A recent Pacific Standard report describes how Mount Sinai hospital was among the first to start a house call delivery program in New York City. The program involves community agencies, such as visiting nursing associations as well as a network of nurses, social workers, and others, to predominantly treat persons with functional disabilities and multiple health conditions. It currently covers 1,800 homebound patients in Manhattan over the age of 18 who have difficulty accessing care outside the home. The Mount Sinai Visiting Doctors program is widely acclaimed as an effective option to treat the sickest patients.
In 2012, CMS launched the Independence at Home demonstration project to test the efficacy of house calls. The participating house-call programs saved about $3,070 per patient, and reduced Medicare costs by 30 percent, by cutting unnecessary hospitalizations. House calls also improved care quality and patient satisfaction. Participants in Independence at Home (IAH) included the MedStar House Call Program Boston Medical Center, Christiana Care Health Services, University of Pennsylvania Health System, and Virginia Commonwealth University.
The success of house call medicine depends on many factors. According to Dr. Linda DeCherrie, clinical director of Mount Sinai at Home, identifying the patient’s goals for care is crucial (www.psmag.com). Patients with chronic illness would benefit from a combination of primary care and palliative care. Meeting these goals is important.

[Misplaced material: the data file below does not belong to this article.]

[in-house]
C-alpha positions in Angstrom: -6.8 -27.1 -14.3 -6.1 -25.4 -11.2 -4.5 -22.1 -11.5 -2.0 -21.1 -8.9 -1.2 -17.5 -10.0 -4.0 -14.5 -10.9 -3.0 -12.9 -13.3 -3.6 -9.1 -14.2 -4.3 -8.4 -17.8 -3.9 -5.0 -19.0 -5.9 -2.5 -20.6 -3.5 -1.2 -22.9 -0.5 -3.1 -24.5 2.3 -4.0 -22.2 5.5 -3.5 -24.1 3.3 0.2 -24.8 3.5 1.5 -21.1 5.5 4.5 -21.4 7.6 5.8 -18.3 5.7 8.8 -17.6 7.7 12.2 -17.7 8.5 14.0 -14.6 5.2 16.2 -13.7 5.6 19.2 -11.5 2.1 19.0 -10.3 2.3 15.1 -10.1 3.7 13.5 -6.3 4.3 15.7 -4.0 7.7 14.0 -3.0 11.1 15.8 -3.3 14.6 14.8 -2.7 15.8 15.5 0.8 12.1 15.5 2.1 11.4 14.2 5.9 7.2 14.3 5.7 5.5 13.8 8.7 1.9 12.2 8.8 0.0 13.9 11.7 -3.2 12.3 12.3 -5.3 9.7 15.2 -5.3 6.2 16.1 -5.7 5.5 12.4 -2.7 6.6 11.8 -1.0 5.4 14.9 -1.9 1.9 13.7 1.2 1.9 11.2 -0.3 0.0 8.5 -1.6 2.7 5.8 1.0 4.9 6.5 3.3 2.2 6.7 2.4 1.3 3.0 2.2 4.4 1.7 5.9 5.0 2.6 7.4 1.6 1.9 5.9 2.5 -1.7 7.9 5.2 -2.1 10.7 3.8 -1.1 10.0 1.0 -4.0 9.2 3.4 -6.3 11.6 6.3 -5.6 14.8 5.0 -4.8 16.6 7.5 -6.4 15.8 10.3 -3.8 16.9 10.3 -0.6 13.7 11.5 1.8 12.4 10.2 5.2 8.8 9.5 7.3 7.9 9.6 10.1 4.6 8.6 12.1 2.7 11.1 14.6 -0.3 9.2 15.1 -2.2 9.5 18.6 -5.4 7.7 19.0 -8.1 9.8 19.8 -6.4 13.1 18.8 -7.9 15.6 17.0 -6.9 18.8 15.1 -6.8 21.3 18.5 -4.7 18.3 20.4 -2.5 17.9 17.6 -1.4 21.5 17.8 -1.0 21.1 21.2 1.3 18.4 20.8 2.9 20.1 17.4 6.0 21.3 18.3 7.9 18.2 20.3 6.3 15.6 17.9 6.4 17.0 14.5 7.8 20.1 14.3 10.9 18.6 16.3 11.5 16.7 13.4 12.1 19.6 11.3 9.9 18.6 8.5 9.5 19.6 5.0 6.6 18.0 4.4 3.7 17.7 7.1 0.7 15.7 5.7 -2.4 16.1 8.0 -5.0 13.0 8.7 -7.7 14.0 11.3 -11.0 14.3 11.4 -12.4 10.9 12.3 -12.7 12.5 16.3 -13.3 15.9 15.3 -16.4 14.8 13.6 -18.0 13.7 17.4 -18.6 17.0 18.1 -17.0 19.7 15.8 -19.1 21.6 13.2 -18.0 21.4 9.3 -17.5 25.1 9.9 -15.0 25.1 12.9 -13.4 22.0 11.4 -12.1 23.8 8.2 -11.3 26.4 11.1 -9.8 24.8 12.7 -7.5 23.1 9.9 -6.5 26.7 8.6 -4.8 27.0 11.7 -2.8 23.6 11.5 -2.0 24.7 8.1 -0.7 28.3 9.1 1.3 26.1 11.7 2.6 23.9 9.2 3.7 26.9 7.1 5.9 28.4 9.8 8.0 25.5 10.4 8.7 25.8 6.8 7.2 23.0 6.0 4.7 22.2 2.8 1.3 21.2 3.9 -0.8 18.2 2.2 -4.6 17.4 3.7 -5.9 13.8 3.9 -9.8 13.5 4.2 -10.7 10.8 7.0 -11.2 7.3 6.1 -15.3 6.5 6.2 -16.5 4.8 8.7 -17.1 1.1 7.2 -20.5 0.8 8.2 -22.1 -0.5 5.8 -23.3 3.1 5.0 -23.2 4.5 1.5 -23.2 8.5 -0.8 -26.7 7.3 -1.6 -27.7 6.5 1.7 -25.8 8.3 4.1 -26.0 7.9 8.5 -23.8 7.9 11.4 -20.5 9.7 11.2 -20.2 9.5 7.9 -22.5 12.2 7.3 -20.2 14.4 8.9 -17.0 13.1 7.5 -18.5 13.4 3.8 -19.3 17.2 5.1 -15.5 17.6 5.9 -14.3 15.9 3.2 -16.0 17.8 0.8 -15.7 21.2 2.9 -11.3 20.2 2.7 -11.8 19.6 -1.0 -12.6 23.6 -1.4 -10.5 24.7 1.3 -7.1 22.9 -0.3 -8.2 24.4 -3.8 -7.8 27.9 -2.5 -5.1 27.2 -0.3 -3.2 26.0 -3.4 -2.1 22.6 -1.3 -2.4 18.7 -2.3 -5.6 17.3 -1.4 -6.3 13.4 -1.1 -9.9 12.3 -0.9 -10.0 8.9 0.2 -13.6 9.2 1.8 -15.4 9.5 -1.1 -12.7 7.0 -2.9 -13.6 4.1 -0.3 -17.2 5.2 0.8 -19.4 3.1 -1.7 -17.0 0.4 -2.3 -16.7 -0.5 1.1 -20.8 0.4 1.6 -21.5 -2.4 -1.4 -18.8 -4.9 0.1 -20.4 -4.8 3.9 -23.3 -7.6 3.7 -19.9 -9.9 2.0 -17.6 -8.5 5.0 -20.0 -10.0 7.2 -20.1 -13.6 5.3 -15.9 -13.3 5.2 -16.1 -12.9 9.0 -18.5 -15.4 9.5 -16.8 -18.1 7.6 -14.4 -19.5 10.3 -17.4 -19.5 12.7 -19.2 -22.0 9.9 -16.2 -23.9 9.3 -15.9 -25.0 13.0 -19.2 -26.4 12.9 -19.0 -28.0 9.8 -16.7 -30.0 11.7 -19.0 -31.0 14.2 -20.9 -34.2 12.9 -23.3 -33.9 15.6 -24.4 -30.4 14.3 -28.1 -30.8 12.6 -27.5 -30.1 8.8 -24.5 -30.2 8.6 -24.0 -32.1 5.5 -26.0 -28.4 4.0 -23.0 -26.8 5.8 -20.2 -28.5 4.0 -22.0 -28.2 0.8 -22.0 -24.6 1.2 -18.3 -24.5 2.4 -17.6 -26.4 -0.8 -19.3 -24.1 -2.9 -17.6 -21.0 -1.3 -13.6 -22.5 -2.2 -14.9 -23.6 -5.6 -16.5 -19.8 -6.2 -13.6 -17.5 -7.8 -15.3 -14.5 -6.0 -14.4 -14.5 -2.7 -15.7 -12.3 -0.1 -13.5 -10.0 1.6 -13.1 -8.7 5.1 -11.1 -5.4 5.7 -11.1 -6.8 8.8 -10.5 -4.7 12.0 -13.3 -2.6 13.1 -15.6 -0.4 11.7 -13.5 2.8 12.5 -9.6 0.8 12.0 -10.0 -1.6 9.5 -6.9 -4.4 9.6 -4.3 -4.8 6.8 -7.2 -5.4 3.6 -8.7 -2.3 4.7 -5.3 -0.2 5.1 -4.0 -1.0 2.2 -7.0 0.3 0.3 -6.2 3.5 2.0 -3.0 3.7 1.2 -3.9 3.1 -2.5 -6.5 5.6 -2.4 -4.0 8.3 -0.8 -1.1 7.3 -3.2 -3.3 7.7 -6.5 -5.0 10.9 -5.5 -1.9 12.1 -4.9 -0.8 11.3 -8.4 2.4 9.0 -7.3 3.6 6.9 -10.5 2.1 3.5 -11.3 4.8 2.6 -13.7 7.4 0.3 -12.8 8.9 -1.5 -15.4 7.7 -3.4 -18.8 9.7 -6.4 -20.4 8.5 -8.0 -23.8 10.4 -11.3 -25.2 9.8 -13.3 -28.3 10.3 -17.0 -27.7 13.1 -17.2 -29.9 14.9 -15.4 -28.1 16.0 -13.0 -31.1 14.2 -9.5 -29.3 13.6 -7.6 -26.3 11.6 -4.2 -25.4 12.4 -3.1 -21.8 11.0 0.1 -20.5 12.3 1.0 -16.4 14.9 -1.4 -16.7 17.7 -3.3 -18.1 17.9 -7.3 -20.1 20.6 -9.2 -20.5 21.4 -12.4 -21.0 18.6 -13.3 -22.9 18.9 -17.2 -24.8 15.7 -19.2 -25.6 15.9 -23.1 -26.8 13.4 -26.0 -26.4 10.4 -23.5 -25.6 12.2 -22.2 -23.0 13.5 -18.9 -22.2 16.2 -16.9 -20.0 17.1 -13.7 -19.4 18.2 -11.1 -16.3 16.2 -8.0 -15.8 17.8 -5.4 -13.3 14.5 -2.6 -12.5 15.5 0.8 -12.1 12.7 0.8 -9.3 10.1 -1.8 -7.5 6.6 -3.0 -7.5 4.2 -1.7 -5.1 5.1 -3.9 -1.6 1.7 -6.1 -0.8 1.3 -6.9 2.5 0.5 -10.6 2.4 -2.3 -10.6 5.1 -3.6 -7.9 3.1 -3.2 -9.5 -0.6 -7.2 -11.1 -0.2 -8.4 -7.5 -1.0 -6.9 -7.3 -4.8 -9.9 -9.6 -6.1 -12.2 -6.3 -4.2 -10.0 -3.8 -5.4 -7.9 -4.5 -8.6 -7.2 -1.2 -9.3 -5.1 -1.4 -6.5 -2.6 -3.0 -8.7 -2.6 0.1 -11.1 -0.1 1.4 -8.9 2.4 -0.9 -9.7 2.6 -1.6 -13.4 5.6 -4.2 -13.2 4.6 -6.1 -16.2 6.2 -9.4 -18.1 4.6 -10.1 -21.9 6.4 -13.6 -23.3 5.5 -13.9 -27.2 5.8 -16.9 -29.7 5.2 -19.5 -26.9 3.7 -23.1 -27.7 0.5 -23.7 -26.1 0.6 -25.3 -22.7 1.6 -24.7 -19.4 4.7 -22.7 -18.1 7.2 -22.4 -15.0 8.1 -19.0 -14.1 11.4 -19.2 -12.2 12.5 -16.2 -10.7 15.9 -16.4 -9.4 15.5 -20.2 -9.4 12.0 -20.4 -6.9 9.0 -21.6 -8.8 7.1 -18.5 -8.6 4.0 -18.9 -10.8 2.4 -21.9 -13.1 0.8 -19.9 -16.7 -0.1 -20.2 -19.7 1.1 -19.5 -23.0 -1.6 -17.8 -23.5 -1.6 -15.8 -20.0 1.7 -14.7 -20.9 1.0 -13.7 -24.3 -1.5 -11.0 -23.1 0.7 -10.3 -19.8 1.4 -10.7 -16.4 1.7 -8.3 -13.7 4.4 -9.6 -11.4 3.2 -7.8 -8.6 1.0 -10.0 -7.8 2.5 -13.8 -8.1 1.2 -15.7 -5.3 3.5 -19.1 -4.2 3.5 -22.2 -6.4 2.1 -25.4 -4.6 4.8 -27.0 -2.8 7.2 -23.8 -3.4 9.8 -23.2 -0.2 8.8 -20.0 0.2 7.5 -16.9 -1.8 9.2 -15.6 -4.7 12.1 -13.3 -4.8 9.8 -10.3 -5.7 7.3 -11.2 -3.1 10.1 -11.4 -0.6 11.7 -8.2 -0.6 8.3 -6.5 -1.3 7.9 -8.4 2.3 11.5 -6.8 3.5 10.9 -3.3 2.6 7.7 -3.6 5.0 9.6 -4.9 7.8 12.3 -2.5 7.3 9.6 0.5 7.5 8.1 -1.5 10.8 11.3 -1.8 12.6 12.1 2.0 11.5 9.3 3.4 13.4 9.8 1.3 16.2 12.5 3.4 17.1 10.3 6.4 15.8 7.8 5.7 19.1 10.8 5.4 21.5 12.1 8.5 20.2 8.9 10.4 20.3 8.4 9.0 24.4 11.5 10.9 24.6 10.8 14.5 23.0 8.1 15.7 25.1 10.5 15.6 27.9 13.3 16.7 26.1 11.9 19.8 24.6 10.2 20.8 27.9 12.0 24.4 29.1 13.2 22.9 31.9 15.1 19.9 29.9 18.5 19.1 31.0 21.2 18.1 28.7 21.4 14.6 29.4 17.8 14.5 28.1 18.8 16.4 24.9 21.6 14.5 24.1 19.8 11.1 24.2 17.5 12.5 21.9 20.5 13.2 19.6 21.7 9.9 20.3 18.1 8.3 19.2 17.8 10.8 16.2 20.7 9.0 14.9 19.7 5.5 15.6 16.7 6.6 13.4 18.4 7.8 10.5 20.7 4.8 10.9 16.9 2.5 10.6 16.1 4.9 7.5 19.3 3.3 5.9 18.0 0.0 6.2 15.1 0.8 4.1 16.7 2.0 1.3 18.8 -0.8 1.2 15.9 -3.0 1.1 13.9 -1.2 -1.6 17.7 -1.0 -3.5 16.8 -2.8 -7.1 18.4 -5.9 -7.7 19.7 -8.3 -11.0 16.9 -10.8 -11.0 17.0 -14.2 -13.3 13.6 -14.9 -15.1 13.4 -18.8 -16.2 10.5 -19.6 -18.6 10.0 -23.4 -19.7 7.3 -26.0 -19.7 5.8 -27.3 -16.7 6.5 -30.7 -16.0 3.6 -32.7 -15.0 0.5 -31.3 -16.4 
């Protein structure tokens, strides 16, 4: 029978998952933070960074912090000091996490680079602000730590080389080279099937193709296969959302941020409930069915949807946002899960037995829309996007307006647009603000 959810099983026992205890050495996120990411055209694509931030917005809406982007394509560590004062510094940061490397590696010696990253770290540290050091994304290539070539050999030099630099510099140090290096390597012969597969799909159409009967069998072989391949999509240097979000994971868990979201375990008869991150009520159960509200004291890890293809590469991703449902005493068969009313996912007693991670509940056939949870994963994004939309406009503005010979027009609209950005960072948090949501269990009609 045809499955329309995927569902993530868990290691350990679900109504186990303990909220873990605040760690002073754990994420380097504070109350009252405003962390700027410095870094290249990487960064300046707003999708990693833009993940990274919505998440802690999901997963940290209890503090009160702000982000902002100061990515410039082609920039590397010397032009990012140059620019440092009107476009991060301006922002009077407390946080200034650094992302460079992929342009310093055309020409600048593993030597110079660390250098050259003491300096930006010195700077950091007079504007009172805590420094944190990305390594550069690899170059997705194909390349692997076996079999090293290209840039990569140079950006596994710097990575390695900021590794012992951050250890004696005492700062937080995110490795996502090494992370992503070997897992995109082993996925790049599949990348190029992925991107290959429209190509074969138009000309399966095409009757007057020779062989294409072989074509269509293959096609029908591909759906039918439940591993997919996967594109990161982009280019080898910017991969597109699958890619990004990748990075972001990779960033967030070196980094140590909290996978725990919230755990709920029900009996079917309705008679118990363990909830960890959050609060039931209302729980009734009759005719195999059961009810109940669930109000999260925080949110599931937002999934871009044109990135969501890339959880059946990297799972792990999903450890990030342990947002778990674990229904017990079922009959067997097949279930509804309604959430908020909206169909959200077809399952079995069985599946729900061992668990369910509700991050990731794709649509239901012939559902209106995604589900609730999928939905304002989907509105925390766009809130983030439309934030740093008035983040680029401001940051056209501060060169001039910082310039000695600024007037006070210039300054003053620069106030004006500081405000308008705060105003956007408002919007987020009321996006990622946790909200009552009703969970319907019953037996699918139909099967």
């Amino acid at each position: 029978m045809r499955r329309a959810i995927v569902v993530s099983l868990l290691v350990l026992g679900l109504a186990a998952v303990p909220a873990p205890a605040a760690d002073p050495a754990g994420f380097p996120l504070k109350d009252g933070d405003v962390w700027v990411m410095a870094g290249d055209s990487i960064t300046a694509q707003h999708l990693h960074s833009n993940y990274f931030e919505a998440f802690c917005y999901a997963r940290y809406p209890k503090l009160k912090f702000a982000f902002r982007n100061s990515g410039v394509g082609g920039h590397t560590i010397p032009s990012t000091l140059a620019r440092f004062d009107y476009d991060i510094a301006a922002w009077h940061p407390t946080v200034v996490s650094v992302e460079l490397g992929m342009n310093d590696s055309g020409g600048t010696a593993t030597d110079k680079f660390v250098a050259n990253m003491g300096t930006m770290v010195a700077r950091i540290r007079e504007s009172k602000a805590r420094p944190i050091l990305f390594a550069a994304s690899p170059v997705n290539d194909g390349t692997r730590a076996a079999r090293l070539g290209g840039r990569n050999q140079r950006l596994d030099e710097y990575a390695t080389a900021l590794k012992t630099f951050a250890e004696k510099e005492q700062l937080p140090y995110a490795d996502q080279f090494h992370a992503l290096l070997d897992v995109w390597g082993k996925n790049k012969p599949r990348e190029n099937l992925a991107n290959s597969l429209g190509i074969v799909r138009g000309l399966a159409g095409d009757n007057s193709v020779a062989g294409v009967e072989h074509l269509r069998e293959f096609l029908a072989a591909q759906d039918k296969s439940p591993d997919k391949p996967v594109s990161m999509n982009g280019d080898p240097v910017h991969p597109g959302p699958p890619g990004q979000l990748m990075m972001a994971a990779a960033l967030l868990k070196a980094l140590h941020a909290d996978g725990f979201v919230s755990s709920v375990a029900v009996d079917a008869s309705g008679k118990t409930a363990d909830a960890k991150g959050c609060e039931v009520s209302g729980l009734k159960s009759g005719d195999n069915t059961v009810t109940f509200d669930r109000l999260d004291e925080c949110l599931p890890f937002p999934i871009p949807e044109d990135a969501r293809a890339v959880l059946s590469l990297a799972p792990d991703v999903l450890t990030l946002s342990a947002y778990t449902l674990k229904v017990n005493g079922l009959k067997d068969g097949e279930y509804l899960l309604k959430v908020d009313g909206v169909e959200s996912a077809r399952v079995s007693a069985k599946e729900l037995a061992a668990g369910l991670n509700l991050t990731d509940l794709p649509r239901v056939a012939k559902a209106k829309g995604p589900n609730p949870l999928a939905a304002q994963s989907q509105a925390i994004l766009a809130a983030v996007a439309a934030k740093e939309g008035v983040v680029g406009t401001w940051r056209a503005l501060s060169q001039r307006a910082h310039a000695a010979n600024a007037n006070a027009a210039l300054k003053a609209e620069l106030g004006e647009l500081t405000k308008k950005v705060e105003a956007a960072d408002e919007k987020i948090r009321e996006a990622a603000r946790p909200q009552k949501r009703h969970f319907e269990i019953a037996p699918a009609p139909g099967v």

Another factor is having good medical staff perform the home visit. Providers need to be educated to deliver home-based primary careas the experience of seeing patients at home is significantly different than in a clinical setting.
Providers of home-based primary care also need to be paid for their services. The success of house call medicine will also depend on attracting a larger workforce and providing the necessary training (www.news.aamc.org). According to a 2016 Health Affairs study, rural regions had only limited accessto home based primary care due to a shortage of trained providers.
The new CMS Primary Cares initiative is expected to open up new opportunities expanding home-based primary care. In a press release dated May 9, 2019, Dr. Thomas Cornwell, a practicing home-based primary care physician and Founder and CEO of the Home Centered Care Institute (HCCI), noted that the CMS Primary Cares initiative offers “a real chance of attracting more providers to the field – creating universal access to best practice house call programs, making home-based primary care the national standard for treating medically complex patients who are better cared for in the home.”
As the Primary Cares Initiative increases patient access to advanced primary care services, physicians’ documentation tasks will also increase. Medical transcription outsourcing is a practical option to meet these requirements.